Smart Cities as a Tool to Tackle Global Challenges

Montlleó, Marc and Rodríguez, Gustavo and Sanromà, Itzel (2014) Smart Cities as a Tool to Tackle Global Challenges. REAL CORP 2014 – PLAN IT SMART! Clever Solutions for Smart Cities. Proceedings of 19th International Conference on Urban Planning, Regional Development and Information Society. pp. 967-970.

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We live in a planet with limited resources and our way of life is based on resources consumption. This consumption generates externalities as a result of urban metabolism. One of the main resources we always need is energy; we need it for obtaining raw materials, for processing them, for commuting every day, for communicating, for watertreatment, or for our own cellular metabolism; and as our society is becoming more technified we are getting more energy dependent. We must reduce energy consumption and increase efficiency, we have started this race and the actions we undertook had good results but there is more we can do to go forward in this field. Cities are complex systems, connected and dependent. Cities are the main consumers of resources, and it makes them play an important role as a drivers to change. To make smart cities we need real time data. Technology and knowledge must arrive to final user and the user needs criteria for decision making to make that possible. In the last decade there have been great advances in technologies, in sensor’s development, ways and speed for data communication, and tools and applications to visualize data. The challenge now is integrating all of this in order to make the cities smart. Urbanization, the demographic transition from rural to urban, is associated with shifts from an agriculture-based economy to mass industry, technology, and service. For the first time ever, the majority of the world's population lives in a city, and this proportion continues to grow. One hundred years ago, 2 out of every 10 people lived in an urban area. By 1990, less than 40% of the global population lived in a city, but as of 2010, more than half of all people live in an urban area. By 2030, 6 out of every 10 people will live in a city, and by 2050, this proportion will increase to 7 out of 10 people. Currently, around half of all urban dwellers live in cities with between 100 000 - 500 000 people, and fewer than 10% of urban dwellers live in megacities (defined by UN HABITAT as a city with a population of more than 10 million). Cities also consume 75% of global energy production, generate more than 70% of the total wastes and are directly responsible for more than 80% of global GHG emissions. So doing cities more efficient, less energy and resources demandant and reducing their ecological footprint is one of the key factors to tackel global challenges. Cities should also contribute to energy generation. One of the main problems is that European cities have old dwellings that they ussually don’t acomplish the actual standards. Building brand new efficient urban districts is relativelly easy to acomplish nowadays, but what do we do with the already existing city?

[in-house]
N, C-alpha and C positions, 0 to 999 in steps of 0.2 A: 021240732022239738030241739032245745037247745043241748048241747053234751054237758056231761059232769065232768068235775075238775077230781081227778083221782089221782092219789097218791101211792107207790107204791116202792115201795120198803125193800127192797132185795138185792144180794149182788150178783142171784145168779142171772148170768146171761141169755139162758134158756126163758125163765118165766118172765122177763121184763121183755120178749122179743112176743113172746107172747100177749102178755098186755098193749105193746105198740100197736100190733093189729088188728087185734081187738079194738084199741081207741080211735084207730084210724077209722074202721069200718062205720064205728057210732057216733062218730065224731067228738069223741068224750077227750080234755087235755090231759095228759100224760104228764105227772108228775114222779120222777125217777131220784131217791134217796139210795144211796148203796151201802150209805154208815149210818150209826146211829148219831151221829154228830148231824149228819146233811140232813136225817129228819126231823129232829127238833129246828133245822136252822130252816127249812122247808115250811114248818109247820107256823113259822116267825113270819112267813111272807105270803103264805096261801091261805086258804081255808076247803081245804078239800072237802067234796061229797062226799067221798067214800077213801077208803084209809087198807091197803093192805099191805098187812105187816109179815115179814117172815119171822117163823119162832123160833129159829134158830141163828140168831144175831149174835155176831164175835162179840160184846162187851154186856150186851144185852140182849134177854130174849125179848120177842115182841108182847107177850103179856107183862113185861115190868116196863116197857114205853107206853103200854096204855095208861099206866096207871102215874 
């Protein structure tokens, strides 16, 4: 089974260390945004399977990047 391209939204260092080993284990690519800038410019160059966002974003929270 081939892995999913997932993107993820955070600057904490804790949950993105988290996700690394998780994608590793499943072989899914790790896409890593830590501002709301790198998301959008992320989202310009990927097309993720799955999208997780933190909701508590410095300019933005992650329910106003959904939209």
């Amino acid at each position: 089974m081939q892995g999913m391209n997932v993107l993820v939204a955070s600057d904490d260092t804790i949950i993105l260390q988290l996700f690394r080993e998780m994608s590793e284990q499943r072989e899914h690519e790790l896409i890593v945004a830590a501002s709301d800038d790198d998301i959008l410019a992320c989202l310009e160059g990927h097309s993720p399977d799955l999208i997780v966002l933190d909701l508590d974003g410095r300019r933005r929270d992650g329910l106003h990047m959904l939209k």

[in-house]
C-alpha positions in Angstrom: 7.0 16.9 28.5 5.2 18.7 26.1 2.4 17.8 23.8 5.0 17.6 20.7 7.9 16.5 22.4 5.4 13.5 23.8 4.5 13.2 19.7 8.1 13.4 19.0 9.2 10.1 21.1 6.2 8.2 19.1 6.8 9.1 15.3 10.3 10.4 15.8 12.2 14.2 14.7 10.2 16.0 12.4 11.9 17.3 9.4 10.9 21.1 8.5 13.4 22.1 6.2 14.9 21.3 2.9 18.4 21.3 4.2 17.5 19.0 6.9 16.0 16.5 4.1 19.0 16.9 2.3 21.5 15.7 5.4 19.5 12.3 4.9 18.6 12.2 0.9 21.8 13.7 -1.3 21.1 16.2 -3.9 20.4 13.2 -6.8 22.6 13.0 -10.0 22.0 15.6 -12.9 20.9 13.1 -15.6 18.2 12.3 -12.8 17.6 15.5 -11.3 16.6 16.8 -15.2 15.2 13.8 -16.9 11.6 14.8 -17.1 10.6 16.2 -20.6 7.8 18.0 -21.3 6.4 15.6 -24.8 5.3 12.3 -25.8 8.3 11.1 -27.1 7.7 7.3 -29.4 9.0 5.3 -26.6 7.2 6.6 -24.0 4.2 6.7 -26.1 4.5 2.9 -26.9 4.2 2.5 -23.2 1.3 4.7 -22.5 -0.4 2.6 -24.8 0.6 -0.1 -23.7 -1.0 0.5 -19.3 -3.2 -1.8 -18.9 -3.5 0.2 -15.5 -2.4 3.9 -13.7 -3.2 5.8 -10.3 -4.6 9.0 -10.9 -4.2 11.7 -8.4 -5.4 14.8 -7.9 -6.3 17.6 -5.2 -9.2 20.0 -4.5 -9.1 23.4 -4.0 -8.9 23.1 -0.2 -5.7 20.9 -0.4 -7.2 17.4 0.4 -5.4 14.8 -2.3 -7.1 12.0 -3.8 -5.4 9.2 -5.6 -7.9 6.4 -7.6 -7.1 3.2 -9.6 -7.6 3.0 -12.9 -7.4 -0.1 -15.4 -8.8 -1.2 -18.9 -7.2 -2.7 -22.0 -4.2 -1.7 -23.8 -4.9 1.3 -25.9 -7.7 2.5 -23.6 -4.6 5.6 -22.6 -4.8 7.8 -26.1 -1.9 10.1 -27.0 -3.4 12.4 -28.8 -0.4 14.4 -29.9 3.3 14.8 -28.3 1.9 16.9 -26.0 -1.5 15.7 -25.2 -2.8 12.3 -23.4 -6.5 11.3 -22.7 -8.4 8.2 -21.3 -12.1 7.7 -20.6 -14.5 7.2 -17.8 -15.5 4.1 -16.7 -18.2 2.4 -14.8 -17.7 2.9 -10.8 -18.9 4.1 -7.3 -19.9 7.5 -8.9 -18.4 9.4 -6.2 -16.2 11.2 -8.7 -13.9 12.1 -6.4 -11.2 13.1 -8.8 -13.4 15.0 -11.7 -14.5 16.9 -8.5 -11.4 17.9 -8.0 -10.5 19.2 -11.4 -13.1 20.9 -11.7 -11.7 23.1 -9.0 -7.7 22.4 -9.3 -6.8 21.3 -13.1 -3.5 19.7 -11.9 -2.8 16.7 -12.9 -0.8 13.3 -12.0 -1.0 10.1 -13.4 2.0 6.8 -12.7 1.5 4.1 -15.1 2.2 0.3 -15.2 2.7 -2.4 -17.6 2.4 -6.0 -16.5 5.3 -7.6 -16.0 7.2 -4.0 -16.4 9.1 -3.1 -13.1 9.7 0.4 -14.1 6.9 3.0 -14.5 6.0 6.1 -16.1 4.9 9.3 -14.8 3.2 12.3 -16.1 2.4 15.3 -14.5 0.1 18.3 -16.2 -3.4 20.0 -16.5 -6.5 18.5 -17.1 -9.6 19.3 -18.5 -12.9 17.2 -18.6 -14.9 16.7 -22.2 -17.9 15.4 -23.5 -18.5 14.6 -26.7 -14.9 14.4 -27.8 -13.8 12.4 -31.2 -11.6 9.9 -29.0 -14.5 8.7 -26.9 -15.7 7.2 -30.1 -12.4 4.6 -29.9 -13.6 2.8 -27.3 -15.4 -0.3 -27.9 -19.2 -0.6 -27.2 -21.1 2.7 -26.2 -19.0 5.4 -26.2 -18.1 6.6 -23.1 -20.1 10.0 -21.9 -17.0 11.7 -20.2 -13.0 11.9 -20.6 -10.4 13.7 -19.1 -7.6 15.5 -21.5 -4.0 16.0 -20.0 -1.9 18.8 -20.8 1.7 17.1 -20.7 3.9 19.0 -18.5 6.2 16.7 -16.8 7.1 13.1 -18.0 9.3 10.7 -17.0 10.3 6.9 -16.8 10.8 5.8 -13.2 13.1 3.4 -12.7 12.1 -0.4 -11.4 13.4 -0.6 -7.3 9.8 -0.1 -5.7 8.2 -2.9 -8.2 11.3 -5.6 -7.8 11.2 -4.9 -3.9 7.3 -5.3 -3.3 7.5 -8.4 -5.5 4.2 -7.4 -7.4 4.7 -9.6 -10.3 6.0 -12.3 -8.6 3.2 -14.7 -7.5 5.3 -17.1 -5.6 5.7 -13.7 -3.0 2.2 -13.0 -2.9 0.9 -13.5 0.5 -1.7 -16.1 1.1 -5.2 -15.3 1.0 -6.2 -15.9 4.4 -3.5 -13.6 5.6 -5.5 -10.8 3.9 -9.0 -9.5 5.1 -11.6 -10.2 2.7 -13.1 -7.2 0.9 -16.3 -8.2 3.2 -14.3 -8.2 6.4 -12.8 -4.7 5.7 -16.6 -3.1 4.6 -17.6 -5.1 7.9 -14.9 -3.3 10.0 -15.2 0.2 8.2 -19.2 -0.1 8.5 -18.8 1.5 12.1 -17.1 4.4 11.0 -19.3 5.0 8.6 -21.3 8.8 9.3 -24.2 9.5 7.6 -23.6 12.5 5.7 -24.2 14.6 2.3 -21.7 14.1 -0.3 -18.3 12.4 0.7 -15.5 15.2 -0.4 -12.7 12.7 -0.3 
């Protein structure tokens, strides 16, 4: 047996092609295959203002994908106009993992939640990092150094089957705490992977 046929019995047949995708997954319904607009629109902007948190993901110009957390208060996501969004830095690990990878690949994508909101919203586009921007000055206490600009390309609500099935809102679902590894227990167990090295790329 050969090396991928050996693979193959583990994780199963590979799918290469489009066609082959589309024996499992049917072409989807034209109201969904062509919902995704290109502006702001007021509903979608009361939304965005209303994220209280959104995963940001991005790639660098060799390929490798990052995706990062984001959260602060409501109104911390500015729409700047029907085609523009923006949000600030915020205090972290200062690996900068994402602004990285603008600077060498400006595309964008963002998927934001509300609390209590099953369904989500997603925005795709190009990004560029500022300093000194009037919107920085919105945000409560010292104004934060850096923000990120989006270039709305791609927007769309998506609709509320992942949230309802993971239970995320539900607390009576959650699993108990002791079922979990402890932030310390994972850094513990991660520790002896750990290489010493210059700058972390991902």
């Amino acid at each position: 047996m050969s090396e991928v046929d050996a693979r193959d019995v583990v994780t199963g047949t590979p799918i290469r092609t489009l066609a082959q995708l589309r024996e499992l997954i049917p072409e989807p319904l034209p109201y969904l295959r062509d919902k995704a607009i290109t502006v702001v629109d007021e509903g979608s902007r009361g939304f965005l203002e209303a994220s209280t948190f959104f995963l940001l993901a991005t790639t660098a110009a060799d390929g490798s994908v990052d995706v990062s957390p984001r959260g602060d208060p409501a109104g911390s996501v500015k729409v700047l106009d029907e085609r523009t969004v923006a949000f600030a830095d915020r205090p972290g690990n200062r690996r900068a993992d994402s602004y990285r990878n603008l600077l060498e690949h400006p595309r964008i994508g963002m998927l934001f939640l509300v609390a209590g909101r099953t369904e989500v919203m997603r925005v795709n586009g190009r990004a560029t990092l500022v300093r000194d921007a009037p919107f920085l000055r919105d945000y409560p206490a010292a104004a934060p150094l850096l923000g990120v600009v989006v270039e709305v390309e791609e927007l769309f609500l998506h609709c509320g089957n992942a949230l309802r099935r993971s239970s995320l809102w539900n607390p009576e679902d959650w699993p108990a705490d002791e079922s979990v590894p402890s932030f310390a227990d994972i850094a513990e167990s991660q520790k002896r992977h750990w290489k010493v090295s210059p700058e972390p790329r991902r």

Item Type: Article
Uncontrolled Keywords: Smart Cities, Global Challenges, Renewable Energy, Barcelona, Real Time Data
Subjects: G Geography. Anthropology. Recreation > GE Environmental Sciences
H Social Sciences > HB Economic Theory
H Social Sciences > HD Industries. Land use. Labor
Depositing User: REAL CORP Administrator
Date Deposited: 28 Jul 2016 07:29
Last Modified: 28 Jul 2016 07:29

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